At first, it was a bit of a head scratcher, but, as it turns out, an application running under XWindows can get one vital piece of information about its environment: the IP address of the machine actually providing the display. In VA Smalltalk, the command “‘DISPLAY’ abtScanEnv” will give you a response of the form ‘’ where anything up to the colon (:) is a host name or IP address, and anything after is the XWindows display number. In our case, we’re only concerned with the host name or IP address. If the XWindows display is actually running on the same machine, the host name will be blank, and you’ll get back something like “:0.0”.

Knowing how to get to the physical computer, we can now think about what to do there. While I have complete control over how the client machines are loaded, it’s generally preferable to keep the installed software to a minimum. Everything I needed to do could be done from a UNIX shell prompt, so using some shell scripts seemed the best answer. Modern Linux implementations make it easy to set up TCP daemons using xinetd, so I set up a listener on a TCP port that invoked a simple script.

My Smalltalk program opens the port on the client machine using Totally Objects SocketSet, writes a value to the port, and closes it again. On the client machine, the script reads a line of input from STDIN, and uses that input to invoke an appropriate alarm script. You could do the same thing with VA Smalltalk’s socket support, but if you value your time at all you’ll quickly come to appreciate the benefit of Totally Objects’ product.

This has been working quite well, but a new curve was thrown at me recently. Instead of just firing off an audible alarm, the users wanted the computer to send a voice instruction. Since the number of instructions was fairly small, it wouldn’t have been impractical to record sound files and play the correct one based on an alarm number, but it wouldn’t scale well and keeping clients up-to-date would start to become a challenge.

Instead, a little research turned up the fact that our preferred Linux distribution, Red Hat, includes a speech synthesis system, Festival, with text-to-speech capabilities. Even better, Festival can be run as a daemon that listens on a TCP port. A little bit of shell programming later, and Festival was wrapped as a Linux service. Another bit of Smalltalk code using Totally Objects SocketSet was used to pass text to that service, and we now have generic text-to-speech capability in our application.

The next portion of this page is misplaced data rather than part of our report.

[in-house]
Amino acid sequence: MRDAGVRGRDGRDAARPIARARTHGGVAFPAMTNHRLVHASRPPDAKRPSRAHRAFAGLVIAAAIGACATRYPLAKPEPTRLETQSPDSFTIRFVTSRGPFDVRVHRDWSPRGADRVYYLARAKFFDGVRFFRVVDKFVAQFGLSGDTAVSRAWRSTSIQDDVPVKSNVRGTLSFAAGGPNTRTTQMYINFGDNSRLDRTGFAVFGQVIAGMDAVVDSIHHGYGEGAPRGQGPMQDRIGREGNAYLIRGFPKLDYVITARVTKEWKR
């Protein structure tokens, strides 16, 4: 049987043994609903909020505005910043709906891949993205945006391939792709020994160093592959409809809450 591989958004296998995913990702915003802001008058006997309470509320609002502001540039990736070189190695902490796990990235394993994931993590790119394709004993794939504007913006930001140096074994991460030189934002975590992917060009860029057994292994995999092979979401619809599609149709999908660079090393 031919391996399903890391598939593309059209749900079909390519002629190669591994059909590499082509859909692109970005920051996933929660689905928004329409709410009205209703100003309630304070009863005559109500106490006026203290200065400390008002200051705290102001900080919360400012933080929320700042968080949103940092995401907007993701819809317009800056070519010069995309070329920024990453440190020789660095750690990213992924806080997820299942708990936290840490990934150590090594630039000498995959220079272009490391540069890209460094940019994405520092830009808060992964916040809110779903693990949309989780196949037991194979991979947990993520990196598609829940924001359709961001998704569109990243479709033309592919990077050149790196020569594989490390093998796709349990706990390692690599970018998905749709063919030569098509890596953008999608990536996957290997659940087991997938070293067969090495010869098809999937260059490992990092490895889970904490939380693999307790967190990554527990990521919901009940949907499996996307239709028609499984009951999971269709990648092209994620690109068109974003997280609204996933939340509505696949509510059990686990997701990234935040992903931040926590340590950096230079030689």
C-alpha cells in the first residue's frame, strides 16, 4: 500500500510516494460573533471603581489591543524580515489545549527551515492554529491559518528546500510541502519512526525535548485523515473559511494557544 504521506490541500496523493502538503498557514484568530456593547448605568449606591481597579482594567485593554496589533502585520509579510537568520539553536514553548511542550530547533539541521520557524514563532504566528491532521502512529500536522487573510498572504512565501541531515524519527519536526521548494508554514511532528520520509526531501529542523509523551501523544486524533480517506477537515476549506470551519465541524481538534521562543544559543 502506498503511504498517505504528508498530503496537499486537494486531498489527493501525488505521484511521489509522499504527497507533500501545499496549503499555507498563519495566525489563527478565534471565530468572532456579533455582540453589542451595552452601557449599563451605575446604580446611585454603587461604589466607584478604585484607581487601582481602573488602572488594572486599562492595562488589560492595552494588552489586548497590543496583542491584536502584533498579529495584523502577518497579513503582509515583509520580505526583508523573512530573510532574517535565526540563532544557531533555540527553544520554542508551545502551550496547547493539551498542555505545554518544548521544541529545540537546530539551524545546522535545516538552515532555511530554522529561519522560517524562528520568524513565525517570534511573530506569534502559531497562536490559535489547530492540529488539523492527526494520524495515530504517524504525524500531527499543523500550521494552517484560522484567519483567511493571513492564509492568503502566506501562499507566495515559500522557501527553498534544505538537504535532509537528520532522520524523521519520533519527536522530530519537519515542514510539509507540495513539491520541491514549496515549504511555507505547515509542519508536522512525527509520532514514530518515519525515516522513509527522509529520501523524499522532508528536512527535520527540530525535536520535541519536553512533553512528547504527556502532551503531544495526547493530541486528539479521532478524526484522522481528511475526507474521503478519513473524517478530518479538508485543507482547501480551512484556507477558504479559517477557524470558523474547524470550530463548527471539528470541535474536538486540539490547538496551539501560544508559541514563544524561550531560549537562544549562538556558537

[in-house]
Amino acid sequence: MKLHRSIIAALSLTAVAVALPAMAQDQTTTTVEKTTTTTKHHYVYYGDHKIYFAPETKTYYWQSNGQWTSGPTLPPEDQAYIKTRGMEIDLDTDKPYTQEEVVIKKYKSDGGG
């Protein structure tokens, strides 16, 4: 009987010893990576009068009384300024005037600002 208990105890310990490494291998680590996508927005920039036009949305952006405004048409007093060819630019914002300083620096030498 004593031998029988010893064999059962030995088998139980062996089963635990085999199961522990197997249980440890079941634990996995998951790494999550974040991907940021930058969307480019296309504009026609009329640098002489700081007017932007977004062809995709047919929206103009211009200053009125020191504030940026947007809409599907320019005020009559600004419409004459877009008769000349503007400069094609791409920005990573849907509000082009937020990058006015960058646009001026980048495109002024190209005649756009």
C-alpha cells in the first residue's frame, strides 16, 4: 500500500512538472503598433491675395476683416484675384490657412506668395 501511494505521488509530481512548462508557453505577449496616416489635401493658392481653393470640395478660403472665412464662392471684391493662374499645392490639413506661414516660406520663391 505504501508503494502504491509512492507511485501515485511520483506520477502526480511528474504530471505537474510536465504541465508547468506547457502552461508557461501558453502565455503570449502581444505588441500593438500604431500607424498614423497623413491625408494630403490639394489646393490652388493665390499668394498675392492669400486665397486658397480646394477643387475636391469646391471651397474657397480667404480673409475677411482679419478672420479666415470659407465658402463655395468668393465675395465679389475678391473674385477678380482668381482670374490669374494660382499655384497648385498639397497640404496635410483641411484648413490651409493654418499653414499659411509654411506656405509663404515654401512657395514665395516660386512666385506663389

Certainly Smalltalk could have been used to implement most of the daemon side of these alarms as well, but some scripting would still have been required. Using the approach we did allows us to keep the installation package light and minimize the skill set required to maintain it in the future. Moreover, testing, troubleshooting and modifications can be done easily from a command prompt the client machine which has a lot of value when you’re trying to fix a problem in a factory a long way from your development environment!

A Little Samba

A friend approached me for some Linux help the other day. He wanted to access an SMB/CIFS share on his network attached storage device (NAS) from his Fedora Linux box. I’d actually done something similar in a former life, so it seemed like a relatively simple problem. I assured him that spending some time learning about autofs would quickly get him to where he wanted to be.

In my case, I set up an offsite Linux laptop to make an hourly connection to the company network via VPN, and mount a Windows share. The script would rsync the contents of the Windows share to a local directory, and disconnect. This setup ran happily for a few years with only minor changes for password updates and such.